Dublin Port Sees Small Reduction in Volumes in 2021 Post Brexit
Dublin Port Company has reported trading figures for the fourth quarter of 2021 and for the year as a whole, the first post Brexit numbers published.
Following a surge in activity in Q4 2020, before Brexit border controls were introduced on 1st January 2021, overall volumes at Dublin Port declined in Q4 2021 by -10.3% to 9.1 million gross tonnes.
This decline was driven by an -11.9% reduction in the number of containers and trailers year-on-year from a pre-Brexit spike of 418,000 units in Q4 2020 to 369,000 units in Q4 2021.
For the year as a whole, overall volumes at Dublin Port fell by -5.2% to 34.9 million gross tonnes.
83% of Dublin Port’s volumes are in the Ro-Ro and Lo-Lo modes and there were contrasting outcomes in these two modes:
- The number of Ro-Ro units fell by -9.3% or 99,000 trailers.
- This was significantly offset by an increase in Lo-Lo units of +10.2% or 43,000 containers.
- Overall unitised volumes(Ro-Ro and Lo-Lo combined) were down by -3.8% or 56,000 units.
- Trade vehicle imports increased by +10.9% during 2021 to 82,000 notwithstanding space constraints causing a number of ship arrivals to be cancelled during December, the busiest month in the year for Irish vehicle imports.
The full year impacts of Brexit on Dublin Port’s unitised volumes (Ro-Ro and Lo-Lo) are now clear:
- The overall decline in the number of containers and trailers was small at just 56,000 units (-3.8%).
- Fewer goods are now moving in trailers in the Ro-Ro mode and more are moving in containers in the Lo-Lo mode. Lo-Lo’s share of unitised volumes increased from 29% to 33%.
- Fewer Ro-Ro trailers are moving driver-accompanied. During 2021, their number declined by 90,000, contributing substantially to the overall decline in Ro-Ro volumes of 99,000.
- The decline in Ro-Ro volumes was concentrated on routes to the GB ports of Holyhead, Liverpool and Heysham where volumes declined by 187,000 (-21%) to 703,000.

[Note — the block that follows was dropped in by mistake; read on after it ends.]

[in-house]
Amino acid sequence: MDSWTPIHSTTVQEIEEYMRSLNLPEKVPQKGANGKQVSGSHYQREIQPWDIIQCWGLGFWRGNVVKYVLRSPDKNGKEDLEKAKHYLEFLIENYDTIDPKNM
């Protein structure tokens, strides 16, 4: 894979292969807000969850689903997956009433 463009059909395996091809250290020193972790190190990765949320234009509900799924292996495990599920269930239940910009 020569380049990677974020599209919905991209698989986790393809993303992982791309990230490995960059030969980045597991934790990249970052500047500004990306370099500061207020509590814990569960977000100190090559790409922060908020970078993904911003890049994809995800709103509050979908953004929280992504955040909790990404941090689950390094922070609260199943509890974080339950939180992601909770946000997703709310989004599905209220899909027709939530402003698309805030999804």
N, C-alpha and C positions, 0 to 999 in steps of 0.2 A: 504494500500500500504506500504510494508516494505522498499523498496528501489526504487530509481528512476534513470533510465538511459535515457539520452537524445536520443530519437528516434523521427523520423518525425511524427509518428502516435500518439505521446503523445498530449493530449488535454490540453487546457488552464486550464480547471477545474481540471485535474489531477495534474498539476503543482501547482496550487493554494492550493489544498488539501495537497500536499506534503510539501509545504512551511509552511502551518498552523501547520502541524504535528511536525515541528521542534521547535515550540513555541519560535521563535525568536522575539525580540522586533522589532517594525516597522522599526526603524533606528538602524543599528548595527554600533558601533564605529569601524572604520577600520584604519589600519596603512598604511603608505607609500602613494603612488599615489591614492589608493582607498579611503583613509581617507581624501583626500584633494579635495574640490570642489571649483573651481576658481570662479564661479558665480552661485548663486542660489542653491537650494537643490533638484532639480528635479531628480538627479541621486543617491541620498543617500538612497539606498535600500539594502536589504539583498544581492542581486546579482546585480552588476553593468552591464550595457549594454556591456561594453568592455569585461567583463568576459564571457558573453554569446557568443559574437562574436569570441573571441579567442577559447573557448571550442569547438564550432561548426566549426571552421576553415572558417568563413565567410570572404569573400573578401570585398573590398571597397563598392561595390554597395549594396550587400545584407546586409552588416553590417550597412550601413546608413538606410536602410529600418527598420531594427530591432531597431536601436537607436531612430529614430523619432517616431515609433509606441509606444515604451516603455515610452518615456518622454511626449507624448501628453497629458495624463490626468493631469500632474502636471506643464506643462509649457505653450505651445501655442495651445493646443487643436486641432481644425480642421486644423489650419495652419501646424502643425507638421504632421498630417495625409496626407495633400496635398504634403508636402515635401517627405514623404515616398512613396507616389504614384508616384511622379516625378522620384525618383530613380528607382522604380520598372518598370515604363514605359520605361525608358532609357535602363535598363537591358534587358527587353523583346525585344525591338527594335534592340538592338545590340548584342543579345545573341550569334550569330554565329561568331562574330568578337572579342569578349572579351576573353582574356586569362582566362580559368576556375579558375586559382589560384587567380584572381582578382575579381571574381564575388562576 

- However, Ro-Ro volumes on direct routes to Continental Europe increased by 88,000 to 259,000.
- As a result, where GB routes accounted for 64% of all of the 1.5 million unit loads (Ro-Ro and Lo-Lo combined) in 2020, they only accounted for 52% of the 1.4 million unit loads in 2021.
17% of Dublin Port’s volumes are in the bulk commodity modes and these grew by +2.1% during 2021:
- Bulk Liquid – primarily petroleum imports – grew by +1.7% to 3.9 million tonnes.
- Bulk Solid volumes grew by +0.9% to 2.0 million tonnes. This includes movements of animal feed, lead and zinc ore concentrates, scrap metals and petroleum coke.
- Overall, bulk commodities increased by +2.1% to 6.0 million tonne.
Although passenger numbers increased by 1.5% to 845,000 during 2021, the number travelling is still less than half of what it was pre-Covid (1.9 million in 2019).
Commenting on the 2021 figures, Dublin Port’s Chief Executive, Eamonn O’Reilly, said, “Dublin Port finished 2021 with overall volumes down on their 2020 levels by -5.2%. The reduction in cargo throughput was accounted for by a drop of 56,000 in the number of containers and trailers to 1.4 million. Behind this figure there was a substantial decline in unitised volumes with GB – down 214,000 units – largely offset by a strong increase in volumes with the EU of 158,000 units.”
“Brexit has caused the make-up of Dublin Port’s unitised volumes to change significantly. Ro-Ro volumes were down by 99,000 and, for the most part, this decline was accounted for by a 90,000 reduction in driver accompanied Ro-Ro. By comparison, the number of Lo-Lo containers increased by 43,000.”
“The extensive Brexit preparation work completed in 2020 paid off in 2021. There was none of the catastrophic congestion that had been projected and what disruptions there were in the early days of 2021 were quickly resolved as supply chains adapted to the new realities. Over the course of the year, the average number of trailers called for some physical inspection on services from GB was just 2.5 per ferry.”
“The risks of Brexit were comprehensively mitigated and Dublin Port’s volumes are set to increase again during 2022 driven by growth in trade on direct services with Continental Europe.”
“Looking ahead, we are currently preparing our third and final Masterplan project – the 3FM Project – to provide additional infrastructure for continued future growth. The 3FM Project includes the construction of Ireland’s largest container terminal with an annual capacity of 360,000 containers to meet Ireland’s long-term port infrastructure needs.”
Source: Dublin Port Company